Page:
The Kathryn Kalmbach Herbarium (KHD), a collection of over 49,000 vascular plant specimens, is a regional herbarium with a research focus on the species diversity of Colorado and the southern Rocky Mountain region. The collection also contains species from other areas of the Southwest and those species that are in cultivation at Denver Botanic Gardens.
The herbarium has excellent collections of many plant families including Cyperaceae (particularly the genus Carex), Fabaceae (especially the genus Astragalus), Poaceae, Orchidaceae, Brassicaceae and Ophioglossaceae.
To learn how a plant in the field becomes a useful specimen to science, see the KHD Plant Collection Protocols.
Search the KHD database at SEINet
SEINet includes 33 herbaria collections, distribution maps and dynamic checklists.
Denver Botanic Gardens has one of the only actively curated ethnobotanical collections in the western United States. Ethnobotany is the study of the relationship between plants and people, and this collection documents how plants are used by humans for everything from medicine and textiles to cultural and spiritual purposes. The collection focuses on three areas of research: 1) how plants native to the region are used by people; 2) how Native American groups within the region use plants; and 3) how other cultural groups in the area utilize plants. This last research area emphasizes those plants bought and sold in Hispanic herb stores and farmers markets. View examples of our ethnobotanical specimens.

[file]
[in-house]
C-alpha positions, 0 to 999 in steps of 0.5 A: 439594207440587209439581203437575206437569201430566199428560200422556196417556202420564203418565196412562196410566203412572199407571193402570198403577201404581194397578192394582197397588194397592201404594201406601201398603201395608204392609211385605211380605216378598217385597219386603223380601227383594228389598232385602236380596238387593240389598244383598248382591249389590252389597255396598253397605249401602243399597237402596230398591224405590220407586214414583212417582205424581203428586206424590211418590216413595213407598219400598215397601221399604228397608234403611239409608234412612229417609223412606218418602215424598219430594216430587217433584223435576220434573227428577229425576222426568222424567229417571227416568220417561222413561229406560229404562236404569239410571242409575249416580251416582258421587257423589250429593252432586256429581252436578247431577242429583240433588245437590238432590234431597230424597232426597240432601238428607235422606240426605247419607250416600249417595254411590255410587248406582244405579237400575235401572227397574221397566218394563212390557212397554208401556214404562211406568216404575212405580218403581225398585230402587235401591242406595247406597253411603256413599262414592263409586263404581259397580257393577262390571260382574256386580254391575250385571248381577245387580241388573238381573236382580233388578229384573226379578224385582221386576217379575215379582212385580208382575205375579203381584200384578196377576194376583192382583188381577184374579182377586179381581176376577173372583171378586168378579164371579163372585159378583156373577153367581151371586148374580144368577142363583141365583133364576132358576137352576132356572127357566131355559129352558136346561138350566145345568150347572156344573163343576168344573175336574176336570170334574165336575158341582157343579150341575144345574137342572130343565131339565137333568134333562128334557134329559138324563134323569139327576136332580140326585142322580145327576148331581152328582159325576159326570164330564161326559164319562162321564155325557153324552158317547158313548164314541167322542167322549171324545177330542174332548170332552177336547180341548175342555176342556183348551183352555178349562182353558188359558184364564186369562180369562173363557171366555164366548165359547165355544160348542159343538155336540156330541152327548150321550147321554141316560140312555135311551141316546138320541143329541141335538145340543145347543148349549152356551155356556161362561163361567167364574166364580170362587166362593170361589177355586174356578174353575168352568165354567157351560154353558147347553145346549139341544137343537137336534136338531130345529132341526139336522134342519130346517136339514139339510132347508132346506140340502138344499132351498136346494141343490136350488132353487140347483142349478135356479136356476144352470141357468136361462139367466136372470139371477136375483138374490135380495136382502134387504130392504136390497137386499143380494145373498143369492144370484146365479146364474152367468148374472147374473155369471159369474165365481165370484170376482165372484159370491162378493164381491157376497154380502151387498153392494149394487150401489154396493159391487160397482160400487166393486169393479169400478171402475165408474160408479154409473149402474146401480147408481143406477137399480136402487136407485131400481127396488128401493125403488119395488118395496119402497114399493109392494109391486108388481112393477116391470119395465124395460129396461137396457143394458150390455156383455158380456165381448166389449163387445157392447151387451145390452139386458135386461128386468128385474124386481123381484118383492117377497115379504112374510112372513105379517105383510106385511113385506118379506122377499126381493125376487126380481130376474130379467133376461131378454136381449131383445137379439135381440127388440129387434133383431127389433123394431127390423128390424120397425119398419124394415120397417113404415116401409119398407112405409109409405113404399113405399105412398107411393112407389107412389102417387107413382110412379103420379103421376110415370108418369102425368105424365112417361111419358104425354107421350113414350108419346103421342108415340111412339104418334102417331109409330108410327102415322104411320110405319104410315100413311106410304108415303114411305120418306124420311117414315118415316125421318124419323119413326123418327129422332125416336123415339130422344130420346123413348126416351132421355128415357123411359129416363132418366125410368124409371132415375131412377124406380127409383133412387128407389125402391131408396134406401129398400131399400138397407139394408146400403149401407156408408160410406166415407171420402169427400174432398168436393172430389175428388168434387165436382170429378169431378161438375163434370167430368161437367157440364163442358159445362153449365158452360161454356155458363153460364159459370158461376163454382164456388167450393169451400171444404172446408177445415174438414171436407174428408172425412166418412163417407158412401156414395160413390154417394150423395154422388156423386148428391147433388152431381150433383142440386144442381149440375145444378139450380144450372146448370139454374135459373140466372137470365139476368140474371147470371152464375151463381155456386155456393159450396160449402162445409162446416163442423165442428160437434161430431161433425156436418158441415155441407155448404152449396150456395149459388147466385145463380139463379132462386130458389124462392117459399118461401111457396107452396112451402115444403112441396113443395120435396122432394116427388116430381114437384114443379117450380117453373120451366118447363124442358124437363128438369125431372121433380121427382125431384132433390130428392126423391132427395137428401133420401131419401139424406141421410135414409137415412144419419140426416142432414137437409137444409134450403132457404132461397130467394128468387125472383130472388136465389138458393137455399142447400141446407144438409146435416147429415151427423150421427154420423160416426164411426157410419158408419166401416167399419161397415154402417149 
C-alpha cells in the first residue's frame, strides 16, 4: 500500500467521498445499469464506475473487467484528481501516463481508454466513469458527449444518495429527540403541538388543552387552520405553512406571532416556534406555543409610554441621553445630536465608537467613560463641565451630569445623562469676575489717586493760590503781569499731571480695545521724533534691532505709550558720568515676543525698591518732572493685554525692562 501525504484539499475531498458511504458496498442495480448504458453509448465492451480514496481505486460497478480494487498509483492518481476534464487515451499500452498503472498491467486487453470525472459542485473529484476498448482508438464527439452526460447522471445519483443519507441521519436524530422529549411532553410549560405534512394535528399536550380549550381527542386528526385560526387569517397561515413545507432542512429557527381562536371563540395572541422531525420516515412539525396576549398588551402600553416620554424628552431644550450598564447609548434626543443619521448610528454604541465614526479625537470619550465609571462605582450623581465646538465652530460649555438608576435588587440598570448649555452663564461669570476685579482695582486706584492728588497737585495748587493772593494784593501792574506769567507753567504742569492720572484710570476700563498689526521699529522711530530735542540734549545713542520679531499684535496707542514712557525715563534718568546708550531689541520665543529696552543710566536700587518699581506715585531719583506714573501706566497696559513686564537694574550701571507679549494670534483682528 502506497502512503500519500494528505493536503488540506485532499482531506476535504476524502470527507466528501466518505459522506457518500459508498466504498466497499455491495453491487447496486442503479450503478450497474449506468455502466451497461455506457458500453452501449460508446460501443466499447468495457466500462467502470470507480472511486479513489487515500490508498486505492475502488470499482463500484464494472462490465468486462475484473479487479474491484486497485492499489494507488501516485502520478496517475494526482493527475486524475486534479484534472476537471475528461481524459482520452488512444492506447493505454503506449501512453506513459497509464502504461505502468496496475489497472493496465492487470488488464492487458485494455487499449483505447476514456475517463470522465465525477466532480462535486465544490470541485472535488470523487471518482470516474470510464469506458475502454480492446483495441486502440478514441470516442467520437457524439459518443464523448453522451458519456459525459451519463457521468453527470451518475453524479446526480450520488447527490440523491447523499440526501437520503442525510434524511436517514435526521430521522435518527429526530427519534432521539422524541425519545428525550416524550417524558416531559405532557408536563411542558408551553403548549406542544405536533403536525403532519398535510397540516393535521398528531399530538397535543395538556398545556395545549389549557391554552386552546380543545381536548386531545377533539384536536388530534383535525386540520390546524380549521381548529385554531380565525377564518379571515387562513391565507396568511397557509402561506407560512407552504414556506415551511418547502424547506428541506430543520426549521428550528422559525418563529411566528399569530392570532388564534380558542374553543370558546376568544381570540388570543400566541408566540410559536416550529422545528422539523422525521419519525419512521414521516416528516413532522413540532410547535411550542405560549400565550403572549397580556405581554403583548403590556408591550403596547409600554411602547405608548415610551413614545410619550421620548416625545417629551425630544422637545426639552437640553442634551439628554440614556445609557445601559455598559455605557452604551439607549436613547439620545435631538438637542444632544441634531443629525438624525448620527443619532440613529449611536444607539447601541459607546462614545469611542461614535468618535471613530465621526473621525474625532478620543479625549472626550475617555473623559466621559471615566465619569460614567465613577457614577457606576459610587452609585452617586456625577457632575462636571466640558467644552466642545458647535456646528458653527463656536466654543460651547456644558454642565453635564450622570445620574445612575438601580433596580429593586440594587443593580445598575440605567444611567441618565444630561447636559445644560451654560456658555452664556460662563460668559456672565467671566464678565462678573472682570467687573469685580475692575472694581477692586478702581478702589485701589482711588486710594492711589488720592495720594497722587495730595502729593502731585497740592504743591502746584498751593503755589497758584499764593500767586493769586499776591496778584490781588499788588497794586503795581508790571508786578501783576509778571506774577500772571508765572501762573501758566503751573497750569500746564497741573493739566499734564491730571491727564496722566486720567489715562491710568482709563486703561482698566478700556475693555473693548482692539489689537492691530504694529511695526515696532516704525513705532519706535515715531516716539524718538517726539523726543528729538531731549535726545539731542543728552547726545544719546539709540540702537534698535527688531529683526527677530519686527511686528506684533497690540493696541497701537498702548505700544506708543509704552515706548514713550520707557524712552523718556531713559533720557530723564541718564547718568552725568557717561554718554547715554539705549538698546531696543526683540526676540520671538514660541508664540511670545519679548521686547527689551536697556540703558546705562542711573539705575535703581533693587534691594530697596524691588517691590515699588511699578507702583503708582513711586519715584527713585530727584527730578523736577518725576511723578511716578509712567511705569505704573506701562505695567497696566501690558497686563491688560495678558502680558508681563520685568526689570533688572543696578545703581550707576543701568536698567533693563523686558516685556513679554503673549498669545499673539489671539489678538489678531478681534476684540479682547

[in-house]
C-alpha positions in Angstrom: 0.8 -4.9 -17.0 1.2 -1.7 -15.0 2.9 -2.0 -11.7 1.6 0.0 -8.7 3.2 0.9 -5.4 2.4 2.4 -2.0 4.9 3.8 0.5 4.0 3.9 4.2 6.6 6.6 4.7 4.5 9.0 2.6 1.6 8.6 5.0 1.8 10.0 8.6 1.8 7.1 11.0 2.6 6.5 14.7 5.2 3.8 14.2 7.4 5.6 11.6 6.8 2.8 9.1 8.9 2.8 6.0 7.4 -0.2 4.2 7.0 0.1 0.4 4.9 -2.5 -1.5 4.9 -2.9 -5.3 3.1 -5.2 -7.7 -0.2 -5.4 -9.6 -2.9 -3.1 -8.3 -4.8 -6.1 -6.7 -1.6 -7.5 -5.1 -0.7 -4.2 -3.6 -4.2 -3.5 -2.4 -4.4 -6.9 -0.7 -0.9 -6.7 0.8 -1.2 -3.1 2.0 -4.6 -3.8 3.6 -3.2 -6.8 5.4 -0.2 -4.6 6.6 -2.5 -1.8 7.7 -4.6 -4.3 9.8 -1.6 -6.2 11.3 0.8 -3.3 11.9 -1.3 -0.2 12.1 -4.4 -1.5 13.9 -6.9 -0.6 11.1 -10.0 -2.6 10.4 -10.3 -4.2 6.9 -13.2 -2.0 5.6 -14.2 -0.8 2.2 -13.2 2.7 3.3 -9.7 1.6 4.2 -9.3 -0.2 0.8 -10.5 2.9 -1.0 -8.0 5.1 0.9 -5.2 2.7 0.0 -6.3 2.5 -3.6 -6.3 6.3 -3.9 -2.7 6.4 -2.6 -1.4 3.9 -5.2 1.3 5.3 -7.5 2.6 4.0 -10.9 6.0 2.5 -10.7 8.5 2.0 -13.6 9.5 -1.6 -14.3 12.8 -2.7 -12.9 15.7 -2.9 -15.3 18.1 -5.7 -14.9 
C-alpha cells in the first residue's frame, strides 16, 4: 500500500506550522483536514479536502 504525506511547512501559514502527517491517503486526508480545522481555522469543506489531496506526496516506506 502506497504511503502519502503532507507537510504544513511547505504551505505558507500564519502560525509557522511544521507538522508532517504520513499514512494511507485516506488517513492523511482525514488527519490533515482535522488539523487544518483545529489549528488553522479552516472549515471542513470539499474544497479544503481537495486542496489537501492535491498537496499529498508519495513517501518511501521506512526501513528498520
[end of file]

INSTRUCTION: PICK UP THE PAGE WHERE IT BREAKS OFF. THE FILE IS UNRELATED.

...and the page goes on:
The KHD collection can be used to aid plant identification and other types of study. Scheduled appointments are suggested for visitors, especially during the field season. Educational tours of the herbarium are also available for interested groups.
- Denver Botanic Gardens at Chatfield - Our Chatfield location is about 750 acres. The main property (350 acres) is a multiuse urban farm and includes several man-made ponds and a riparian area. The remaining acres are split between two nearby satellite parcels and may house prairie relicts. In the early 1980s, Janet Wingate conducted the first and only thorough botanical inventory and only the main property. Dr. Wingate documented over 320 species. We will be investigating if that diversity still exists and hope to document new species on the satellite parcels.
- Mineral County – We are conducting a botanical inventory of 1200 acres of private property nestled in the Weminuche Wilderness Area, Rio Grand National Forest.
- Moffat County – We are exploring under-collected areas of high biological diversity to create a lasting record of these unique areas.